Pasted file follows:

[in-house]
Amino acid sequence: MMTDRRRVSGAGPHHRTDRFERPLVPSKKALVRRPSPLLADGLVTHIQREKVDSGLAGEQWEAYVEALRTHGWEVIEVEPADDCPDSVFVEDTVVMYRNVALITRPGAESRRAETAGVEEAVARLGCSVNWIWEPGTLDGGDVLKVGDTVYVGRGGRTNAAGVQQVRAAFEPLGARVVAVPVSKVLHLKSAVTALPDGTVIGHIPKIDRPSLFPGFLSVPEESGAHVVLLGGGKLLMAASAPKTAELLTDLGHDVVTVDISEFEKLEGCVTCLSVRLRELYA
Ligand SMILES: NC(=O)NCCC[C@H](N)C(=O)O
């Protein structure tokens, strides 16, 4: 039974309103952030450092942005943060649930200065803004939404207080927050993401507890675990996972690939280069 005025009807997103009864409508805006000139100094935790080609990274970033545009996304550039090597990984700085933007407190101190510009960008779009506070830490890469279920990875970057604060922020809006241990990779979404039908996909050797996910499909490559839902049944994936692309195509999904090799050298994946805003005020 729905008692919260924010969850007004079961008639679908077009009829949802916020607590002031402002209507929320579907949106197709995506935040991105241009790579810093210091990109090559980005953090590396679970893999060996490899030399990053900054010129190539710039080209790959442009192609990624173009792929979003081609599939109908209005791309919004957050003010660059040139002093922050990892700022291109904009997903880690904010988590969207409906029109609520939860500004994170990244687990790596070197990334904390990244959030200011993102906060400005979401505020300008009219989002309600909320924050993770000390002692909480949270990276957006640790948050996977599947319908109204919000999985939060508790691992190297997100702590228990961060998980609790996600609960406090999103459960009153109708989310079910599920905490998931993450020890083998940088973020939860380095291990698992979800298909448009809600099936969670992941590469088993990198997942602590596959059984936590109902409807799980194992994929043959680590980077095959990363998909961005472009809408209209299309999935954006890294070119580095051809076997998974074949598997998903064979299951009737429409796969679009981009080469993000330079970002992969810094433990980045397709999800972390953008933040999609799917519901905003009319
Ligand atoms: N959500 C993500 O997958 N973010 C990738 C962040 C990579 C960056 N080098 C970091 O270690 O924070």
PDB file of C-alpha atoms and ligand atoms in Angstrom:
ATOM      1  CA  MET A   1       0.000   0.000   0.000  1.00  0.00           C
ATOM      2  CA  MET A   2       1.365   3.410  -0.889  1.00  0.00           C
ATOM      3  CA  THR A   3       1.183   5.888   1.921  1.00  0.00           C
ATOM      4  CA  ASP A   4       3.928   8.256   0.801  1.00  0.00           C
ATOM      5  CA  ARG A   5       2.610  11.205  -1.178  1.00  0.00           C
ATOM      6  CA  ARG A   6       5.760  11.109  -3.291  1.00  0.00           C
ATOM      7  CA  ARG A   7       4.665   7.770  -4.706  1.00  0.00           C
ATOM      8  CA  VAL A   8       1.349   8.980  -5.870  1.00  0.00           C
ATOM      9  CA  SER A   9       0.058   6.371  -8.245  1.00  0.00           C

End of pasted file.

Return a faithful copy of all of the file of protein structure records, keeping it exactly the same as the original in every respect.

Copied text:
[in-house]
Amino acid sequence: MMTDRRRVSGAGPHHRTDRFERPLVPSKKALVRRPSPLLADGLVTHIQREKVDSGLAGEQWEAYVEALRTHGWEVIEVEPADDCPDSVFVEDTVVMYRNVALITRPGAESRRAETAGVEEAVARLGCSVNWIWEPGTLDGGDVLKVGDTVYVGRGGRTNAAGVQQVRAAFEPLGARVVAVPVSKVLHLKSAVTALPDGTVIGHIPKIDRPSLFPGFLSVPEESGAHVVLLGGGKLLMAASAPKTAELLTDLGHDVVTVDISEFEKLEGCVTCLSVRLRELYA
Ligand SMILES: NC(=O)NCCC[C@H](N)C(=O)O
């Protein structure tokens, strides 16, 4: 039974309103952030450092942005943060649930200065803004939404207080927050993401507890675990996972690939280069 005025009807997103009864409508805006000139100094935790080609990274970033545009996304550039090597990984700085933007407190101190510009960008779009506070830490890469279920990875970057604060922020809006241990990779979404039908996909050797996910499909490559839902049944994936692309195509999904090799050298994946805003005020 729905008692919260924010969850007004079961008639679908077009009829949802916020607590002031402002209507929320579907949106197709995506935040991105241009790579810093210091990109090559980005953090590396679970893999060996490899030399990053900054010129190539710039080209790959442009192609990624173009792929979003081609599939109908209005791309919004957050003010660059040139002093922050990892700022291109904009997903880690904010988590969207409906029109609520939860500004994170990244687990790596070197990334904390990244959030200011993102906060400005979401505020300008009219989002309600909320924050993770000390002692909480949270990276957006640790948050996977599947319908109204919000999985939060508790691992190297997100702590228990961060998980609790996600609960406090999103459960009153109708989310079910599920905490998931993450020890083998940088973020939860380095291990698992979800298909448009809600099936969670992941590469088993990198997942602590596959059984936590109902409807799980194992994929043959680590980077095959990363998909961005472009809408209209299309999935954006890294070119580095051809076997998974074949598997998903064979299951009737429409796969679009981009080469993000330079970002992969810094433990980045397709999800972390953008933040999609799917519901905003009319
Ligand atoms: N959500 C993500 O997958 N973010 C990738 C962040 C990579 C960056 N080098 C970091 O270690 O924070």
PDB file of C-alpha atoms and ligand atoms in Angstrom:
ATOM      1  CA  MET A   1       0.000   0.000   0.000  1.00  0.00           C
ATOM      2  CA  MET A   2       1.365   3.410  -0.889  1.00  0.00           C
ATOM      3  CA  THR A   3       1.183   5.888   1.921  1.00  0.00           C
ATOM      4  CA  ASP A   4       3.928   8.256   0.801  1.00  0.00           C
ATOM      5  CA  ARG A   5       2.610  11.205  -1.178  1.00  0.00           C
ATOM      6  CA  ARG A   6       5.760  11.109  -3.291  1.00  0.00           C
ATOM      7  CA  ARG A   7       4.665   7.770  -4.706  1.00  0.00           C
ATOM      8  CA  VAL A   8       1.349   8.980  -5.870  1.00  0.00           C
ATOM      9  CA  SER A   9       0.058   6.371  -8.245  1.00  0.00           C